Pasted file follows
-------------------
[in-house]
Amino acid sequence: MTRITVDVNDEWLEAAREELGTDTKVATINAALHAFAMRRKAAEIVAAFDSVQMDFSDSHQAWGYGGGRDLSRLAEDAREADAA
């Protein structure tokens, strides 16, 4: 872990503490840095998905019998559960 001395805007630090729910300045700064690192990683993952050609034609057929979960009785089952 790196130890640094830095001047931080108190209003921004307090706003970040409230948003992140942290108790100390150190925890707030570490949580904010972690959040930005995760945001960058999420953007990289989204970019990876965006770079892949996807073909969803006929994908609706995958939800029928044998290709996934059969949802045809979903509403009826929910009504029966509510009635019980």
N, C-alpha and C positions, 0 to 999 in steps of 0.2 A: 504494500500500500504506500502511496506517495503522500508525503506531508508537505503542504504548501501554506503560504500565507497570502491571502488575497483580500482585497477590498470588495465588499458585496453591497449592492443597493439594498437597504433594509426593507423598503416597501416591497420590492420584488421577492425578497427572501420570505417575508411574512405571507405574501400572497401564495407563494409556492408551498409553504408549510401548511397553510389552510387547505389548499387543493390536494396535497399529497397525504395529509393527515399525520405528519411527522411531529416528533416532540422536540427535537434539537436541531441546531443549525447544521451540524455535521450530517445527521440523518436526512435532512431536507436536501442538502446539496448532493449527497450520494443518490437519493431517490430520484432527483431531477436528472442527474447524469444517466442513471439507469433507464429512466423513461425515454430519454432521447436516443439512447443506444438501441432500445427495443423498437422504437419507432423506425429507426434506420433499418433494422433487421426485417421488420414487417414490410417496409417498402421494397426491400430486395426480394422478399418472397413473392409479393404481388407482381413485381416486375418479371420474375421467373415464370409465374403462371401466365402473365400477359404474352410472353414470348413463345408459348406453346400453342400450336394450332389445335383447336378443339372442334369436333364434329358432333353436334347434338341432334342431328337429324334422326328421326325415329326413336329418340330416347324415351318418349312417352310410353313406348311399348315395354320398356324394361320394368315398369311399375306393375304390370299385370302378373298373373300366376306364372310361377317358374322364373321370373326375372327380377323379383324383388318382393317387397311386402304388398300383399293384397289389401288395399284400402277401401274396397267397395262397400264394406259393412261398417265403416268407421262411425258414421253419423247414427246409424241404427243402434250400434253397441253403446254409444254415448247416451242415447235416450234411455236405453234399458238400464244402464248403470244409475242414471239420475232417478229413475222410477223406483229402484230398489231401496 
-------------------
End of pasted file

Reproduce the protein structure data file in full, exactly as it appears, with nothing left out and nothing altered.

[in-house]
Amino acid sequence: MTRITVDVNDEWLEAAREELGTDTKVATINAALHAFAMRRKAAEIVAAFDSVQMDFSDSHQAWGYGGGRDLSRLAEDAREADAA
């Protein structure tokens, strides 16, 4: 872990503490840095998905019998559960 001395805007630090729910300045700064690192990683993952050609034609057929979960009785089952 790196130890640094830095001047931080108190209003921004307090706003970040409230948003992140942290108790100390150190925890707030570490949580904010972690959040930005995760945001960058999420953007990289989204970019990876965006770079892949996807073909969803006929994908609706995958939800029928044998290709996934059969949802045809979903509403009826929910009504029966509510009635019980």
N, C-alpha and C positions, 0 to 999 in steps of 0.2 A: 504494500500500500504506500502511496506517495503522500508525503506531508508537505503542504504548501501554506503560504500565507497570502491571502488575497483580500482585497477590498470588495465588499458585496453591497449592492443597493439594498437597504433594509426593507423598503416597501416591497420590492420584488421577492425578497427572501420570505417575508411574512405571507405574501400572497401564495407563494409556492408551498409553504408549510401548511397553510389552510387547505389548499387543493390536494396535497399529497397525504395529509393527515399525520405528519411527522411531529416528533416532540422536540427535537434539537436541531441546531443549525447544521451540524455535521450530517445527521440523518436526512435532512431536507436536501442538502446539496448532493449527497450520494443518490437519493431517490430520484432527483431531477436528472442527474447524469444517466442513471439507469433507464429512466423513461425515454430519454432521447436516443439512447443506444438501441432500445427495443423498437422504437419507432423506425429507426434506420433499418433494422433487421426485417421488420414487417414490410417496409417498402421494397426491400430486395426480394422478399418472397413473392409479393404481388407482381413485381416486375418479371420474375421467373415464370409465374403462371401466365402473365400477359404474352410472353414470348413463345408459348406453346400453342400450336394450332389445335383447336378443339372442334369436333364434329358432333353436334347434338341432334342431328337429324334422326328421326325415329326413336329418340330416347324415351318418349312417352310410353313406348311399348315395354320398356324394361320394368315398369311399375306393375304390370299385370302378373298373373300366376306364372310361377317358374322364373321370373326375372327380377323379383324383388318382393317387397311386402304388398300383399293384397289389401288395399284400402277401401274396397267397395262397400264394406259393412261398417265403416268407421262411425258414421253419423247414427246409424241404427243402434250400434253397441253403446254409444254415448247416451242415447235416450234411455236405453234399458238400464244402464248403470244409475242414471239420475232417478229413475222410477223406483229402484230398489231401496 